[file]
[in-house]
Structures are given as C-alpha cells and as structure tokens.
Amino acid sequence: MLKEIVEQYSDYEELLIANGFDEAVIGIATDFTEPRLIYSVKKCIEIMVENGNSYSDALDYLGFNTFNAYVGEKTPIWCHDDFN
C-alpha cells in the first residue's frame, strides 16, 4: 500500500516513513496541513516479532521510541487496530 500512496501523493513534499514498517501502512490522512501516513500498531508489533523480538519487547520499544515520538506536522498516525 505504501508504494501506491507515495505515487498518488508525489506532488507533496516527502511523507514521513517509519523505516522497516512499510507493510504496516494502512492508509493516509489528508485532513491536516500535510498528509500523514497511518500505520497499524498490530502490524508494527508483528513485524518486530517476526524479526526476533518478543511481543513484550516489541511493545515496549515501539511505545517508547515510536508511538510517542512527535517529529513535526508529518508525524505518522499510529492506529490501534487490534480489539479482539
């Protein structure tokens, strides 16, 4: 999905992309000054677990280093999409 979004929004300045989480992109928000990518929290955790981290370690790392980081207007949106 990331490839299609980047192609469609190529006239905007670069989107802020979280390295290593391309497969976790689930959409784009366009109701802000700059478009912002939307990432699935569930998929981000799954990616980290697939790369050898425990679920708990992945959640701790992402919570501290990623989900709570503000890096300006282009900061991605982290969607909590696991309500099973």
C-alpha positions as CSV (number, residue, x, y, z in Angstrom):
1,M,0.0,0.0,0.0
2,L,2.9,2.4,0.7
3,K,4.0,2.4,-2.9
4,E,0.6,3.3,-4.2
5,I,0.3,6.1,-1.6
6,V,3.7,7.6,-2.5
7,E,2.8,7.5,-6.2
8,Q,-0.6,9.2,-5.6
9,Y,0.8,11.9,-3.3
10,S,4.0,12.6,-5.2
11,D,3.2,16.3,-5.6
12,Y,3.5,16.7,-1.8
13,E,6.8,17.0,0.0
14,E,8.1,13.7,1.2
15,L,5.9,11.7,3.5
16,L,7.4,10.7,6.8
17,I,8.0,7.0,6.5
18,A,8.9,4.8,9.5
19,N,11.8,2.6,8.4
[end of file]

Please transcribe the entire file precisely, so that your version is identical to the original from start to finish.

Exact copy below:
[in-house]
Structures are given as C-alpha cells and as structure tokens.
Amino acid sequence: MLKEIVEQYSDYEELLIANGFDEAVIGIATDFTEPRLIYSVKKCIEIMVENGNSYSDALDYLGFNTFNAYVGEKTPIWCHDDFN
C-alpha cells in the first residue's frame, strides 16, 4: 500500500516513513496541513516479532521510541487496530 500512496501523493513534499514498517501502512490522512501516513500498531508489533523480538519487547520499544515520538506536522498516525 505504501508504494501506491507515495505515487498518488508525489506532488507533496516527502511523507514521513517509519523505516522497516512499510507493510504496516494502512492508509493516509489528508485532513491536516500535510498528509500523514497511518500505520497499524498490530502490524508494527508483528513485524518486530517476526524479526526476533518478543511481543513484550516489541511493545515496549515501539511505545517508547515510536508511538510517542512527535517529529513535526508529518508525524505518522499510529492506529490501534487490534480489539479482539
């Protein structure tokens, strides 16, 4: 999905992309000054677990280093999409 979004929004300045989480992109928000990518929290955790981290370690790392980081207007949106 990331490839299609980047192609469609190529006239905007670069989107802020979280390295290593391309497969976790689930959409784009366009109701802000700059478009912002939307990432699935569930998929981000799954990616980290697939790369050898425990679920708990992945959640701790992402919570501290990623989900709570503000890096300006282009900061991605982290969607909590696991309500099973």
C-alpha positions as CSV (number, residue, x, y, z in Angstrom):
1,M,0.0,0.0,0.0
2,L,2.9,2.4,0.7
3,K,4.0,2.4,-2.9
4,E,0.6,3.3,-4.2
5,I,0.3,6.1,-1.6
6,V,3.7,7.6,-2.5
7,E,2.8,7.5,-6.2
8,Q,-0.6,9.2,-5.6
9,Y,0.8,11.9,-3.3
10,S,4.0,12.6,-5.2
11,D,3.2,16.3,-5.6
12,Y,3.5,16.7,-1.8
13,E,6.8,17.0,0.0
14,E,8.1,13.7,1.2
15,L,5.9,11.7,3.5
16,L,7.4,10.7,6.8
17,I,8.0,7.0,6.5
18,A,8.9,4.8,9.5
19,N,11.8,2.6,8.4